Many of us have been in the position, whether at work, at school or at home, of meeting resistance to what seems like a fabulous idea. The more we explain all the reasons that others should jump on board, the more we experience folded arms, polite refusals, or, even worse, the friendly smiles of people just waiting for us to go away.
In the Lean Six Sigma world, the ability to influence others is often bundled into a category called, “Soft Skills.” Being able to identify the 8 Wastes or conduct a 5S seems easy compared with getting your colleagues on board with the resulting changes. In his book, To Sell Is Human, Daniel Pink offers up a series of simple techniques to help you think about your efforts such that others are more likely to join you in making process improvements a reality. The following are some key concepts and examples of how to make them work for you:
1. Pose and Answer Your Own Questions
When you’re preparing to persuade anyone, start by asking yourself, “will I be able to influence these people?” Then write down at least 5 specific reasons why the answer to your question will be, “yes”. You’ll end up with a list similar to this one:
- It’s going to save them money
- It’s going to make their jobs easier
- It’s going to make our customers love us
- It’s good for the environment
- It’s a great resume builder
Once you build your list of answers, you’ve got some solid influence strategies. Remember to actually write your answers down on paper. The act of writing puts us in the frame of mind of the “influencer”.
2. Send Yourself a Rejection Letter
For most of us, the memory of getting a rejection letter can conjure up the resulting “sting” or that queasy feeling in the pit of your stomach. But if you write your own letter, and you’ve got to start, “We regret to inform you…”, then it can be both helpful and somewhat humorous. What’s key is that by writing down all the reasons you’re being turned down, you’ve got a list of areas that need strengthening. It’s another great way to build your influence strategy.
3. Beware – The Opposite of Talking Isn’t Listening
It’s waiting to talk. People speak at about 150 words per minute, but we can process up to 650 words per minute, so what are we doing with that extra time? We’re deciding what to say next. Which means we’re not really listening. In fact, we generally don’t get any training on how to listen well, but it makes a big difference when you’re trying to understand resistance. Try the “15-Second Rule” which means waiting 15 seconds to respond once a person has spoken (or as long as you can wait). Say you’ve asked a colleague, “can we pilot the improvement in your department? If they say, “no”, and you don’t answer right away, they might add, “right now” or “because it’s tax season” which gives you the opening to ask, “when might be a good time?” Leaving that silence opens the door for understanding.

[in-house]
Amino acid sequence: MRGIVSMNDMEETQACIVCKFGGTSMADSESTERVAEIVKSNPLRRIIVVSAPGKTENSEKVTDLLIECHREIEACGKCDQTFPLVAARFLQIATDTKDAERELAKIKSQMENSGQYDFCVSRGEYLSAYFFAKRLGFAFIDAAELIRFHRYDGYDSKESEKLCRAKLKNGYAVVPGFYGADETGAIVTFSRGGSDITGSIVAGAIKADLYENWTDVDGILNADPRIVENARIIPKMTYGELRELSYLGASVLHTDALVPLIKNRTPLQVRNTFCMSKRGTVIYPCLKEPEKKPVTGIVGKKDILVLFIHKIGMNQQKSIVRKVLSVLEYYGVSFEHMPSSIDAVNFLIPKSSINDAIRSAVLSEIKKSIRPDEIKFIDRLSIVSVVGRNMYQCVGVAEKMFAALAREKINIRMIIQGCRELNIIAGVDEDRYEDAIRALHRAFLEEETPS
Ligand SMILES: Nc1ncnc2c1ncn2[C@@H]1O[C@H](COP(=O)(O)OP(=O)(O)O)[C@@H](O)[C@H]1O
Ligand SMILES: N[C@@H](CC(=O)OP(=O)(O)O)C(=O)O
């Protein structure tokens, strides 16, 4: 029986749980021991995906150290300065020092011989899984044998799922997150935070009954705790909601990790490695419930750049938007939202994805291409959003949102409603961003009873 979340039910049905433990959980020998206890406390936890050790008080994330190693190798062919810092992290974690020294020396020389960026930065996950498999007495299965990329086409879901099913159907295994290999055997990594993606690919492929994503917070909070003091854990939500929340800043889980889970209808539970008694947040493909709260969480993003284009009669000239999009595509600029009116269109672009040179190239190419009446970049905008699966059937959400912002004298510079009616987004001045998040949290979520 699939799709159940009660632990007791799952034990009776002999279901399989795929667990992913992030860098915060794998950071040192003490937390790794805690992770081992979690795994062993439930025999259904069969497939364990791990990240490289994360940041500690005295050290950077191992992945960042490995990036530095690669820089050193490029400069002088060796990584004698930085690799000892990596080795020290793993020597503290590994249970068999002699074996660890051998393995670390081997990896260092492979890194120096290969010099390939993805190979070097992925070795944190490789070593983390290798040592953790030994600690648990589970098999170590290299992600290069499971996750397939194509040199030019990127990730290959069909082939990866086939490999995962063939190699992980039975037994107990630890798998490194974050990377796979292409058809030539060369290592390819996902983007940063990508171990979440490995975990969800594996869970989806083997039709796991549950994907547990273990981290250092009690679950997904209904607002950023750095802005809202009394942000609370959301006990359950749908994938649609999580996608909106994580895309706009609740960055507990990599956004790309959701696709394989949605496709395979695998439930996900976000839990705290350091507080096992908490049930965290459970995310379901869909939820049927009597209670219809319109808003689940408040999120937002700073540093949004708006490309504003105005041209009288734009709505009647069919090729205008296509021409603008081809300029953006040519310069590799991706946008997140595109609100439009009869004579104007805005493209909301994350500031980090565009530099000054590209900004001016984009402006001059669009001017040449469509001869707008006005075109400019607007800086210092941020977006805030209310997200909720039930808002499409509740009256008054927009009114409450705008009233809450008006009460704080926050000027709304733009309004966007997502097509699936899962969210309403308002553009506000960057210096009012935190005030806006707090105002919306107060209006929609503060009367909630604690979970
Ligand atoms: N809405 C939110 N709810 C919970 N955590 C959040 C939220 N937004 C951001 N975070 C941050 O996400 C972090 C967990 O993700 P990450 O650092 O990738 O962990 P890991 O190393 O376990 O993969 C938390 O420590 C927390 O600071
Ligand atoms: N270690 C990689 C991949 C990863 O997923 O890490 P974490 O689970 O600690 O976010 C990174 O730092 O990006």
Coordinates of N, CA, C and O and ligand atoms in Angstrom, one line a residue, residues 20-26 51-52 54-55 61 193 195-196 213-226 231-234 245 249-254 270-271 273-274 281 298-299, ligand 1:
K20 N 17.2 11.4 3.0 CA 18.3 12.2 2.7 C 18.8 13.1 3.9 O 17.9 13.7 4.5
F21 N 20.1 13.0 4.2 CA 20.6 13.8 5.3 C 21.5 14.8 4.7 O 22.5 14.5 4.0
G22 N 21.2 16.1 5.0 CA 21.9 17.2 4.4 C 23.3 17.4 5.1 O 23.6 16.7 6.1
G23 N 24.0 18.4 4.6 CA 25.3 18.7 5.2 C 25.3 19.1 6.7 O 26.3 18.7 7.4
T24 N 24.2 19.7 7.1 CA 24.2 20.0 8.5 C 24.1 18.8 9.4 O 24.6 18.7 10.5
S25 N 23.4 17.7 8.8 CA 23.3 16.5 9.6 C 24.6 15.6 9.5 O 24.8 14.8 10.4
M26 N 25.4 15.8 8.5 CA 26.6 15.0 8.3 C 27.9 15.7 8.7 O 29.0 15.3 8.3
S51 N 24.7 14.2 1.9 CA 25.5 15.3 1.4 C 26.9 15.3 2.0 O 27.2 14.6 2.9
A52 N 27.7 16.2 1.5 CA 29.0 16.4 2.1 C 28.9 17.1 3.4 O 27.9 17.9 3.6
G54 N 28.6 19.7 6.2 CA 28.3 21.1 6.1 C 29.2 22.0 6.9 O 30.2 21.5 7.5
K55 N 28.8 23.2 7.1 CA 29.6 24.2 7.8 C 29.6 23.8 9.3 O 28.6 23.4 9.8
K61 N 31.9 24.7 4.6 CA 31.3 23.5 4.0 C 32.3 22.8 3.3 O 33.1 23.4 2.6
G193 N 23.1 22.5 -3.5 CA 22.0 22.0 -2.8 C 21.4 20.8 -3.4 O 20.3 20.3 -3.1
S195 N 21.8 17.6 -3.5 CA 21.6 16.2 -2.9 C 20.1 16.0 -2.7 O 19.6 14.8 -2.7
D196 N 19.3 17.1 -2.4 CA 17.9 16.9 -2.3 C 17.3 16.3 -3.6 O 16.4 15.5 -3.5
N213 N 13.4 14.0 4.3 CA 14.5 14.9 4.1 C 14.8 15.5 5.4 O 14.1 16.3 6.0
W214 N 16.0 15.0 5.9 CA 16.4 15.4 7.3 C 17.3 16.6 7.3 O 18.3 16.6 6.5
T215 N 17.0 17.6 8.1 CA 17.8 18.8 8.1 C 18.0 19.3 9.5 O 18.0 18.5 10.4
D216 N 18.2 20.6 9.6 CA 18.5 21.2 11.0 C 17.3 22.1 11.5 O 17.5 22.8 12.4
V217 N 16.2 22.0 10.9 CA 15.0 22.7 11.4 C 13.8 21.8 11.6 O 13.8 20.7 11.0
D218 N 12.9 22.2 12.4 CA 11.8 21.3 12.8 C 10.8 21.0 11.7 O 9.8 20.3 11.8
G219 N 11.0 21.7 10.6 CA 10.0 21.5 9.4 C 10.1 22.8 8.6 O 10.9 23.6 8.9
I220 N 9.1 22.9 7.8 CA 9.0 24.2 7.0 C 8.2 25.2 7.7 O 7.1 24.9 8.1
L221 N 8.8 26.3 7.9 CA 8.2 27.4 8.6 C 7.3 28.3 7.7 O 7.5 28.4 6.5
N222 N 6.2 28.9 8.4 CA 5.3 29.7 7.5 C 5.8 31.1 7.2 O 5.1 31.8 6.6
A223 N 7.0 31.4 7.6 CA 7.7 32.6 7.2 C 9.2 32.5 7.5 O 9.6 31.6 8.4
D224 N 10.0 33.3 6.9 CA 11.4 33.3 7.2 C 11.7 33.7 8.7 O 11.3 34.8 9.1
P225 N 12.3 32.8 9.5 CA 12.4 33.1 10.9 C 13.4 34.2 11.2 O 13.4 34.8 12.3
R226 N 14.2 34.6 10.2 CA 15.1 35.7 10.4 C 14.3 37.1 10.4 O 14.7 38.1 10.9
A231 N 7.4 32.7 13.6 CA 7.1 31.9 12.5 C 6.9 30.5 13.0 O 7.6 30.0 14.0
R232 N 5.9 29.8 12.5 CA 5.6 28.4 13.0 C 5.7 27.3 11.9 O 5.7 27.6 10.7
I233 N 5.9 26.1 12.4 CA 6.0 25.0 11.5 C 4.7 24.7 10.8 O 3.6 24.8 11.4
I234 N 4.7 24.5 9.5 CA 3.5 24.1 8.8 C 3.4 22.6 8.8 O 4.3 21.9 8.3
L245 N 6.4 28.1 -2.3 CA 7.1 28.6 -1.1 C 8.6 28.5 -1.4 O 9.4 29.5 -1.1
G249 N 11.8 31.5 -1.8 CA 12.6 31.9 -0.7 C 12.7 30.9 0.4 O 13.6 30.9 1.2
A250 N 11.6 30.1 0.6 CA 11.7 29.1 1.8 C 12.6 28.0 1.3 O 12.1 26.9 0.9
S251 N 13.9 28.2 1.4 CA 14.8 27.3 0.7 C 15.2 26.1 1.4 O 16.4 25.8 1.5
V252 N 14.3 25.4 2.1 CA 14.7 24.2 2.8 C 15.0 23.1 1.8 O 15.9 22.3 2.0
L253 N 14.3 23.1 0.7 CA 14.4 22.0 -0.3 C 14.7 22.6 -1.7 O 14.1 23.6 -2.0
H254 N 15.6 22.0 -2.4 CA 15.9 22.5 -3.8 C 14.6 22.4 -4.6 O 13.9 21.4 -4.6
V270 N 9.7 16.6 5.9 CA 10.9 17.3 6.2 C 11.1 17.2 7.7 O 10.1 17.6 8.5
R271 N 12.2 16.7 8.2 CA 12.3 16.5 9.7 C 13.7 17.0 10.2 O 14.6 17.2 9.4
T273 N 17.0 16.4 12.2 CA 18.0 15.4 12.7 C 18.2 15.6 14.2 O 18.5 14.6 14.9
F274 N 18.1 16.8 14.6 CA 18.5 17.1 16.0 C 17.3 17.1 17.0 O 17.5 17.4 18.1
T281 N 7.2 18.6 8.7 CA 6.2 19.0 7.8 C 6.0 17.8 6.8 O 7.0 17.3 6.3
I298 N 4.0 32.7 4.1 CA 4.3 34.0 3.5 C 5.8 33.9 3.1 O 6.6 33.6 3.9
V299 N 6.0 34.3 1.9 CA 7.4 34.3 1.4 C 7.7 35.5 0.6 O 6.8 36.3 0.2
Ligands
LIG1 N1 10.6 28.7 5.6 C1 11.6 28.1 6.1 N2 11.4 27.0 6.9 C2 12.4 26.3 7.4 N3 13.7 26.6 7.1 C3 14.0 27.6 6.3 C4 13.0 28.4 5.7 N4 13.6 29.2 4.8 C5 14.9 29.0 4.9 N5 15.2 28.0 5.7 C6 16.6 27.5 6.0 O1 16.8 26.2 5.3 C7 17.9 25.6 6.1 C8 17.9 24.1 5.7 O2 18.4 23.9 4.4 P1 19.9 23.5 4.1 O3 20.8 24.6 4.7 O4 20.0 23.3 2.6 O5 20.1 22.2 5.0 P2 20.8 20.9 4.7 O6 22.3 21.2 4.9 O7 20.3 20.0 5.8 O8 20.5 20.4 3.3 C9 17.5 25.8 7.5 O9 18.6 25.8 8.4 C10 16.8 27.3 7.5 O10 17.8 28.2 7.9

4. Less Is More – Offer Fewer Options
A well-known health insurance company was trying to track the reasons that health claims needed to be manually adjusted. They were trying to increase the number that could just flow through the system since that helped to keep costs down. They created a drop-down list of 27 potential reasons for claims adjusters to choose from, but when they looked at the data, it showed the most common reason was, “other”. When they talked to the processors they found out that the list just took too long to read. They worked hard to consolidate it to just 7 options, which the processors appreciated. After that they started using the entire drop-down list.
5. Make It Purposeful
One of the most effective ways for hospitals to keep down infections is to make sure doctors and nurses regularly wash their hands. When the research showed that the frequency was surprisingly low one facility conducted an experiment. They tried two different signs above soap dispensers for two weeks and then measured how much soap was used. The first sign read,
“Hand hygiene prevents you from catching disease” and the second sign read, “Hand hygiene prevents patients from catching disease”. The second sign resulted in significantly more hand washing whereas the first sign made no difference. We often assume that people are motivated by self-interest but research shows that people are more motivated when serving others. Consider your efforts and think about the impact on the greater community. Raising the focus of your efforts can become a powerful message.
In addition to using these 5 tips, you can make use of the Stakeholder Analysis template to list your stakeholder groups and think through your strategies.